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From Babylon to Baudelaire and back

In exploring the role of clerics in the Shi’a world, political science PhD student Marsin Alshamary heeds the call of family history.
Posters of religious leaders in Najaf, Iraq
Posters of religious leaders in Najaf, Iraq
Photo: Marsin Alshamary

When Marsin Alshamary arrived at Wellesley College in 2009, she had several years of French under her belt and a burning love of literature. Four years later she graduated — with honors — with a BA not only in French, but in international relations as well. The following year, she joined MIT’s Department of Political Science as a PhD candidate in comparative politics and international relations. 

She was in the process, to paraphrase Friedrich Nietzsche, of becoming who she was.

“Political science was meant to be because of my family’s story,” says Alshamary. Her father, a veterinarian for the Iraqi army, was forced to leave the country as a result of his participation in the 1991 uprisings in Iraq. After two years in Saudi Arabia, he gained refugee status in the United States, and the family followed him there.

“I fought it for the longest time. But it’s always been in the background: My entire life story’s about politics.”

In her dissertation, Alshamary will explore the role of clerics in rebellion in the Shi’a world. Delving into her research has meant letting go of some assumptions — for example, that a religious leader is automatically an instigator of protest, à la Ruhollah Khomeini of Iran. This is not the case, she says.

“I originally thought I’d find a lot of religious leaders inciting rebellion, and I’ve been completely surprised, in the cases that I’ve been working on so far, that they weren’t. People assume that a religious leader is using powerful, religious rhetoric, but in fact they don’t, necessarily. ... A lot of times they’re opportunistic, joining only when they think a rebellion’s successful, or they’re coopted by rebel leaders who need their legitimacy. Very often they stay uninvolved, which can be very costly.”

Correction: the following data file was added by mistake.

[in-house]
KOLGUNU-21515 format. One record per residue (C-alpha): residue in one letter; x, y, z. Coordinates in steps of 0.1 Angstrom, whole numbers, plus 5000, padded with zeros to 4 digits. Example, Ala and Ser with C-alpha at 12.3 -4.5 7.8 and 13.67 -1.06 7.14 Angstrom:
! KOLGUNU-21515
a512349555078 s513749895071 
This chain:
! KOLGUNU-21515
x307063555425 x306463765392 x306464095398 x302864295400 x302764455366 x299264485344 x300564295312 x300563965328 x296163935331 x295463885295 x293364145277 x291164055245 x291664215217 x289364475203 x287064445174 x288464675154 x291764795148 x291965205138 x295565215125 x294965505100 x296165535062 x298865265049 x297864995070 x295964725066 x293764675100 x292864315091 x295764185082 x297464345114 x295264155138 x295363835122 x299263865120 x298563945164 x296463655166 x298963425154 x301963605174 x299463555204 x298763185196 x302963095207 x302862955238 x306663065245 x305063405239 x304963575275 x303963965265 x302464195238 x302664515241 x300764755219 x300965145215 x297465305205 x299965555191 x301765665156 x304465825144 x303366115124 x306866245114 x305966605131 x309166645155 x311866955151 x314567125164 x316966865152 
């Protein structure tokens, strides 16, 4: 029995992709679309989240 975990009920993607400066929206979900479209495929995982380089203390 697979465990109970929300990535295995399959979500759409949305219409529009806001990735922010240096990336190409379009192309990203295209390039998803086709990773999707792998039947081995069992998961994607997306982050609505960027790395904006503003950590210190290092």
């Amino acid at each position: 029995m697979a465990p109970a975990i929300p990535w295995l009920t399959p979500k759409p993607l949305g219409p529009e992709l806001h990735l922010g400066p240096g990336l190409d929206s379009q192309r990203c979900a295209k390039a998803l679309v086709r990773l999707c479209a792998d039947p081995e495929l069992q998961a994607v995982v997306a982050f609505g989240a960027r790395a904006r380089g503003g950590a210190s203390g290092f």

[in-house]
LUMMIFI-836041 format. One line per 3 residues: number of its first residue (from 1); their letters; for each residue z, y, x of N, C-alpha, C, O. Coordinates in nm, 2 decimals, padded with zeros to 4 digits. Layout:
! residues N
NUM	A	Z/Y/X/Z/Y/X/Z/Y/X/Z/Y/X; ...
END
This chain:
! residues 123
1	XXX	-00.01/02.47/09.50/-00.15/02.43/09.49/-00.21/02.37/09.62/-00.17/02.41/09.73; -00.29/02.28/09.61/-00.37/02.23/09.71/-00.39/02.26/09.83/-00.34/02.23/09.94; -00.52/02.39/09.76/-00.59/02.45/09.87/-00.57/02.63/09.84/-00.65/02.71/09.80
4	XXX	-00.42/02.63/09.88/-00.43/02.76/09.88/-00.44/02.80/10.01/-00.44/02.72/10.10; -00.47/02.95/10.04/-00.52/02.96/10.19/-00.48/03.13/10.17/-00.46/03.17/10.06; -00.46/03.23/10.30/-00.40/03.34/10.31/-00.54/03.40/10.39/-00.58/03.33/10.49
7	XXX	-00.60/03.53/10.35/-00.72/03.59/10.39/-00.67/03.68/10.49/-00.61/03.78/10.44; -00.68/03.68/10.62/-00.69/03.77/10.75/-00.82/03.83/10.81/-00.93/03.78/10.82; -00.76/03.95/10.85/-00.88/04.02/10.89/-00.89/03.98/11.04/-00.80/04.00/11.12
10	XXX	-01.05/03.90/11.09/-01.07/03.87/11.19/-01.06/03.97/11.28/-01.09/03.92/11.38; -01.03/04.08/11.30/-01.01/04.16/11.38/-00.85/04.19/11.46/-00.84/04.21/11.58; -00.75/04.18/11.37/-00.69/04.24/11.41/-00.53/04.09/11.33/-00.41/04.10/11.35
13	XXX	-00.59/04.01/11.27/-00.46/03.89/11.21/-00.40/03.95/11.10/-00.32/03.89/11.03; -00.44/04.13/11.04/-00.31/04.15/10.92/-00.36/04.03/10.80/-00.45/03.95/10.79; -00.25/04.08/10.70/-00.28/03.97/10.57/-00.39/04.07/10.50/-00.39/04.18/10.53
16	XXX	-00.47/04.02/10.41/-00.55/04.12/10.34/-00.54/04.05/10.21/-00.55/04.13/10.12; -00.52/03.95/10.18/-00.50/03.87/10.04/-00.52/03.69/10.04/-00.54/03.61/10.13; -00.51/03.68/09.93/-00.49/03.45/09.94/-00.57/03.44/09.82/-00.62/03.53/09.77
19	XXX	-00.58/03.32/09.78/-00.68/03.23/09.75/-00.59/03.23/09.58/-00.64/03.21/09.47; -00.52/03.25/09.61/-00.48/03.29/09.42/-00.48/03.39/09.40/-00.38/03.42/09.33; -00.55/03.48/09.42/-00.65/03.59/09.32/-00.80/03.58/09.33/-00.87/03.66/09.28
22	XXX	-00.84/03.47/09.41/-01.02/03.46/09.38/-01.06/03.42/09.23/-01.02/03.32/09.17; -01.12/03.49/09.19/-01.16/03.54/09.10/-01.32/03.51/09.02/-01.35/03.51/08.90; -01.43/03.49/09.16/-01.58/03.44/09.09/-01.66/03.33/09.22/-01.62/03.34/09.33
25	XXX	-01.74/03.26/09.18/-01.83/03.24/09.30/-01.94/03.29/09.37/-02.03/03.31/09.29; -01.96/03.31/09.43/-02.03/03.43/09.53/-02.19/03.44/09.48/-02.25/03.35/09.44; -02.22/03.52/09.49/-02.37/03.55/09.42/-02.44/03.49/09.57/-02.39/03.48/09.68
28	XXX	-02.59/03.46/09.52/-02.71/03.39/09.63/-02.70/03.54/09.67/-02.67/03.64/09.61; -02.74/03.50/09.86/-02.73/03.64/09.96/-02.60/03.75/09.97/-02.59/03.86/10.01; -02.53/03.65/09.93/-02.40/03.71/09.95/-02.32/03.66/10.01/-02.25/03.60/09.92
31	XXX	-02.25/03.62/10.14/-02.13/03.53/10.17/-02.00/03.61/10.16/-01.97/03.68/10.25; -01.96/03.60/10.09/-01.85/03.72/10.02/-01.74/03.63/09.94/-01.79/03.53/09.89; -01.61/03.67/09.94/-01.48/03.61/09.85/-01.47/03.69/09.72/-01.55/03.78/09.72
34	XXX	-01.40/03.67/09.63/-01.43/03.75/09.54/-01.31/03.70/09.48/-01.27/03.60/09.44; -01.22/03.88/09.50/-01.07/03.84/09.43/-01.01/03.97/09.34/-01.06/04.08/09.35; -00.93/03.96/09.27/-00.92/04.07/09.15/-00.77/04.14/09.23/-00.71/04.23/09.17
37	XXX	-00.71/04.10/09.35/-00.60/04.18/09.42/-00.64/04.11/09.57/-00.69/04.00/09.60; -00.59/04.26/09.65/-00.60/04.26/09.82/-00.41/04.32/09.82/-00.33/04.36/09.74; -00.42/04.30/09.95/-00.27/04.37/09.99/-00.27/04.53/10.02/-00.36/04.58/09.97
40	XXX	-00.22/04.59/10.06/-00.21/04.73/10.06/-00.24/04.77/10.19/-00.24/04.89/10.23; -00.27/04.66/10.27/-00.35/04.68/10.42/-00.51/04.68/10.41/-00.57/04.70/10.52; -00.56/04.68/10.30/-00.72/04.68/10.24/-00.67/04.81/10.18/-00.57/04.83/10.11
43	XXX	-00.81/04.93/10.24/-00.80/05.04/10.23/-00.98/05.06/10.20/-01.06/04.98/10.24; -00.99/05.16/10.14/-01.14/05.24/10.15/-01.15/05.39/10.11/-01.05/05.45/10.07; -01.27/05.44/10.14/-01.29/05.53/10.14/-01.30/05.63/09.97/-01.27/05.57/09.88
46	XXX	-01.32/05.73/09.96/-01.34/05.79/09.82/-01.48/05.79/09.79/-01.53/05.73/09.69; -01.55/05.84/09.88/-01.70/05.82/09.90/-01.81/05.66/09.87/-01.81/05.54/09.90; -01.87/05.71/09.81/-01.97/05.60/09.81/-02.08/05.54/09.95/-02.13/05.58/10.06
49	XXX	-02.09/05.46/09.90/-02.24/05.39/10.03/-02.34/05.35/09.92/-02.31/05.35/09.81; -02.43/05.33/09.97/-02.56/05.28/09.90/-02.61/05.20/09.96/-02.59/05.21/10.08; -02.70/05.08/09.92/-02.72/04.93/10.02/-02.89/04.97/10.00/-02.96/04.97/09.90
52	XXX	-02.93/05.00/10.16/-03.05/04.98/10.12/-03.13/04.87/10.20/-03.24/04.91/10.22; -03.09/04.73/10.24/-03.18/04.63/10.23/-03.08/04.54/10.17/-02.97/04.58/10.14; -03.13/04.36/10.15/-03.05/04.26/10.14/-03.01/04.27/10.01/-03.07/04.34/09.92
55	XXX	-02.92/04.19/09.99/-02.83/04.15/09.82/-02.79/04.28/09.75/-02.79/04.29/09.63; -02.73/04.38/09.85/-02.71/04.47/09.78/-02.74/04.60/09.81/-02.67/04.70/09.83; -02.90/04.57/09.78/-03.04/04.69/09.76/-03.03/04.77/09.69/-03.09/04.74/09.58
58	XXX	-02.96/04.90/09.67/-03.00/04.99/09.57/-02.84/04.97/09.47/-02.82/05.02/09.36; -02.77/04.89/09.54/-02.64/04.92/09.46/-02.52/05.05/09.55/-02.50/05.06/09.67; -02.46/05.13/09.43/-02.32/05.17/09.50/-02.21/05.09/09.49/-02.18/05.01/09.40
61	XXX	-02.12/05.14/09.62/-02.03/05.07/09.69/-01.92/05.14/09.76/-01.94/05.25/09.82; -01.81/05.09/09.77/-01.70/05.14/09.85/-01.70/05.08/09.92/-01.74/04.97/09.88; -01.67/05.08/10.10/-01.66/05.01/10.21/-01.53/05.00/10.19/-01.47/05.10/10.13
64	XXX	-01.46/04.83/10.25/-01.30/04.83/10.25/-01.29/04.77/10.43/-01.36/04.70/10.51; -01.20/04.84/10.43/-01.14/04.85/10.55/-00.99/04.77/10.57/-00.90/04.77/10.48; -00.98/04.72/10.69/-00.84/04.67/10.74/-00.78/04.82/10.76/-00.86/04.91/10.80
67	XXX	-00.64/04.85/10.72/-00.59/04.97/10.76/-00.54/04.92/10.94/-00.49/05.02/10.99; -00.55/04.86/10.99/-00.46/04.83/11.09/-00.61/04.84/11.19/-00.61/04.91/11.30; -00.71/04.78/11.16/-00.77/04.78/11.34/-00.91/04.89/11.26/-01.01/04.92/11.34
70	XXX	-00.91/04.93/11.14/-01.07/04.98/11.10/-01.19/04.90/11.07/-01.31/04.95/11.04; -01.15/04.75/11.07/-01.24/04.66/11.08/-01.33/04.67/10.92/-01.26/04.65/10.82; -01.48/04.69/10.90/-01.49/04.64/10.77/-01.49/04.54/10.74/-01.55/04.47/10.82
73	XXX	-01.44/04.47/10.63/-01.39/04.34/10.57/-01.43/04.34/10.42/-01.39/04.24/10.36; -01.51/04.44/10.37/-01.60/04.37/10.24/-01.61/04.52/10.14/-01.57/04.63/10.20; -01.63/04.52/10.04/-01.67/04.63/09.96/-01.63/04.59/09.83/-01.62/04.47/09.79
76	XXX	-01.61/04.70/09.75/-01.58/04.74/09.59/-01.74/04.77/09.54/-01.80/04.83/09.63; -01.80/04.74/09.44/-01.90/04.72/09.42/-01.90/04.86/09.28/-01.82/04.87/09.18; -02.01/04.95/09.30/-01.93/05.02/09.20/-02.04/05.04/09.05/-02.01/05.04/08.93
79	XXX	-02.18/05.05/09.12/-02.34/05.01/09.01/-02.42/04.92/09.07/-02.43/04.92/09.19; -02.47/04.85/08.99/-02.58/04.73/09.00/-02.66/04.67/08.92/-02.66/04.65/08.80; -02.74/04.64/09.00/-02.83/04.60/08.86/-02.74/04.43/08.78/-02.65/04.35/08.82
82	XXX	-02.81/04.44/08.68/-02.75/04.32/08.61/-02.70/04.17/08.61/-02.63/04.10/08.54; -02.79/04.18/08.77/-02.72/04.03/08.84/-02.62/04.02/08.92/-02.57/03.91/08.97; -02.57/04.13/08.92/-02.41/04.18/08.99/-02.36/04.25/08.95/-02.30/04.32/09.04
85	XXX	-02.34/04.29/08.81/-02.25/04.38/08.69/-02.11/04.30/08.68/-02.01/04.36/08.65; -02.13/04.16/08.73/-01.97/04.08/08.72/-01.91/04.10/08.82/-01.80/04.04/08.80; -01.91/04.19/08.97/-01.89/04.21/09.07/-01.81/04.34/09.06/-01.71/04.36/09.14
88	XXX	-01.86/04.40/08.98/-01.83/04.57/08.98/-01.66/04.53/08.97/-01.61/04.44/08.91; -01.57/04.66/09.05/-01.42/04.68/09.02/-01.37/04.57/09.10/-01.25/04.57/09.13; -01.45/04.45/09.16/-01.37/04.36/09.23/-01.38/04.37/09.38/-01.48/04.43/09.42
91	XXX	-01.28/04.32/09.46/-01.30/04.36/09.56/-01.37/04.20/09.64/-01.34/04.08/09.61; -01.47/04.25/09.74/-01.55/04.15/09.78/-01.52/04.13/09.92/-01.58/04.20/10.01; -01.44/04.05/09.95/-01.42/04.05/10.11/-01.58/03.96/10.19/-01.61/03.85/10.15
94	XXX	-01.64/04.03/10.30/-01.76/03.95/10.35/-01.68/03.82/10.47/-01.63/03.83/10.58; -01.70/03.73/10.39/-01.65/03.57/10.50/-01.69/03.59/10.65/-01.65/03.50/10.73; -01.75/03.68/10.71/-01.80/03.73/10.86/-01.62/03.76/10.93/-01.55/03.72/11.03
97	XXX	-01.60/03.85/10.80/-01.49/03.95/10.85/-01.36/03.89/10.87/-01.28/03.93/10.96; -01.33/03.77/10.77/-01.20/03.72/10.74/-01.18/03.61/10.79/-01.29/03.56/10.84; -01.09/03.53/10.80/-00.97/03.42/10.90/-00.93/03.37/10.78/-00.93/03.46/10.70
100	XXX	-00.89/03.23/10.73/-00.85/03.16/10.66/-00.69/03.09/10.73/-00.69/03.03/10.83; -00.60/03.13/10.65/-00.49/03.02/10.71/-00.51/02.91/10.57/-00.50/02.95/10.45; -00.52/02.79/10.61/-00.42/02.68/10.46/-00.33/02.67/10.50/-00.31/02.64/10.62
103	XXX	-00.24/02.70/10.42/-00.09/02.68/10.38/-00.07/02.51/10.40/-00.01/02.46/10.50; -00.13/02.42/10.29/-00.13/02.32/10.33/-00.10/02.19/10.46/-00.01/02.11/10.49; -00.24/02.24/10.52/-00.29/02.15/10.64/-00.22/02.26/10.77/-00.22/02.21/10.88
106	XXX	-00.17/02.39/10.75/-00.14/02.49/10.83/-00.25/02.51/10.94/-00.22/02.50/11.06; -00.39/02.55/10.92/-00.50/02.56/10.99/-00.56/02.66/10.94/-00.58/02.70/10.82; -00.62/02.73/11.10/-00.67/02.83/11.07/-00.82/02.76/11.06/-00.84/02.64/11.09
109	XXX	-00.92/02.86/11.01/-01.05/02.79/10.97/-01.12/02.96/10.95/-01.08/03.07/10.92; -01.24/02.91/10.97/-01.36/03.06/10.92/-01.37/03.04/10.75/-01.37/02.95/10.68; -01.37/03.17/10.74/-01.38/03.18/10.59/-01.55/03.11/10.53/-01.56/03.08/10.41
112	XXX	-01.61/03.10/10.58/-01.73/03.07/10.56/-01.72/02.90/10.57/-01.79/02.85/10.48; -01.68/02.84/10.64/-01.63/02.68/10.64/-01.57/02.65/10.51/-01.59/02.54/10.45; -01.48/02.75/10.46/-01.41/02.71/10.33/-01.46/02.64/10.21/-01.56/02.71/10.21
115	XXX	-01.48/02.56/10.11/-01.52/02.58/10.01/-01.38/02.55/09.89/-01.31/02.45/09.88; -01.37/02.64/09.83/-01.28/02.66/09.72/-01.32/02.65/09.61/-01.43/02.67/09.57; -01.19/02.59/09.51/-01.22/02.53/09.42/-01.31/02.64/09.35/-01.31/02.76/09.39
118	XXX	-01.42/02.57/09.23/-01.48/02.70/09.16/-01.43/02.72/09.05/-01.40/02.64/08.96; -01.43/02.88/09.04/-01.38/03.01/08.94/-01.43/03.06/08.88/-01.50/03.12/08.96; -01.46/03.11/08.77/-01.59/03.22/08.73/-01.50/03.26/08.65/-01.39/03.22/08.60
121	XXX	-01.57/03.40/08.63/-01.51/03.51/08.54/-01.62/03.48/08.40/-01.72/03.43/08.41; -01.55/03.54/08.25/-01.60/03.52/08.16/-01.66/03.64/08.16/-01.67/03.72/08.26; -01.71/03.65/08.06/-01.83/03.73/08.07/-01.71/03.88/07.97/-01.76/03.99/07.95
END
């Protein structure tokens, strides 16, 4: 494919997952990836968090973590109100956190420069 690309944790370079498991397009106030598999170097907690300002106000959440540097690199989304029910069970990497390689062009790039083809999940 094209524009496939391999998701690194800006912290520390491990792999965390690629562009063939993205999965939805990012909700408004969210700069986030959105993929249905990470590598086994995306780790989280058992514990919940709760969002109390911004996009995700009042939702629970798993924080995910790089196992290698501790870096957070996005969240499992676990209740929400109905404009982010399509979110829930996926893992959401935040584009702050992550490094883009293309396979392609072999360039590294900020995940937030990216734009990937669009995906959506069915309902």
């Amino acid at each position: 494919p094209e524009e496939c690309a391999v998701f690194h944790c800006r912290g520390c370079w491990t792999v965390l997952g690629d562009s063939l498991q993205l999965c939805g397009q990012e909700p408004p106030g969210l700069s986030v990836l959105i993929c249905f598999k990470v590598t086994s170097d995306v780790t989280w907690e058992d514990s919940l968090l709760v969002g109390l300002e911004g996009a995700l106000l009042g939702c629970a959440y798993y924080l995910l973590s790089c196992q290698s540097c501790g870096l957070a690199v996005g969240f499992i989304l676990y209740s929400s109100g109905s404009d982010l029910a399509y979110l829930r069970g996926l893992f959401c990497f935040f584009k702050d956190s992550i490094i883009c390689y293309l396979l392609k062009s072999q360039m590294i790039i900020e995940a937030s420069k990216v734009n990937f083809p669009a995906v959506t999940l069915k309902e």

Understanding the role of clerics in this context is important for the world right now, says Alshamary. “If you think about one thing the whole world has in common, it’s religious systems. Religious leaders exist everywhere — whether as elites in the hierarchy or as local leaders, at the community level.” And yet, she says, “in political science people don’t focus on individual leadership, so even when you look into theories of participation in rebellion, it’s usually participation by communities but very little about movers or leaders or instigators. Which is surprising, given that there’s so much work being done on civil war and contentious politics.” 

Alshamary’s plan is to study cases all over the globe — from America to Myanmar — and from that research build a theory that can be generalized to the world. She then plans to test her theory by conducting intensive fieldwork in the Shi’a world — in Iraq, Bahrain, possibly Saudi Arabia.

That Alshamary ended up in MIT’s political science department — a place she describes as being a “perfect fit” — is in part thanks to Assistant Professor Richard Nielsen, who “put MIT on the map for me.” She worked for Nielsen as a research assistant in 2013, when he was still at Harvard University and she still an undergrad at Wellesley. While there, she also honed her Arabic-English translation skills, which stood her in good stead last year when she was a research assistant for MIT Associate Professor Fotini Christia, laying the groundwork for a survey in Kerbala, Iraq. The city was not unfamiliar to her: Born in nearby Babylon, Alshamary lived in Kerbala until she was 3. 

“Everyone does what speaks to them,” she says, “and this happens to be my life.”

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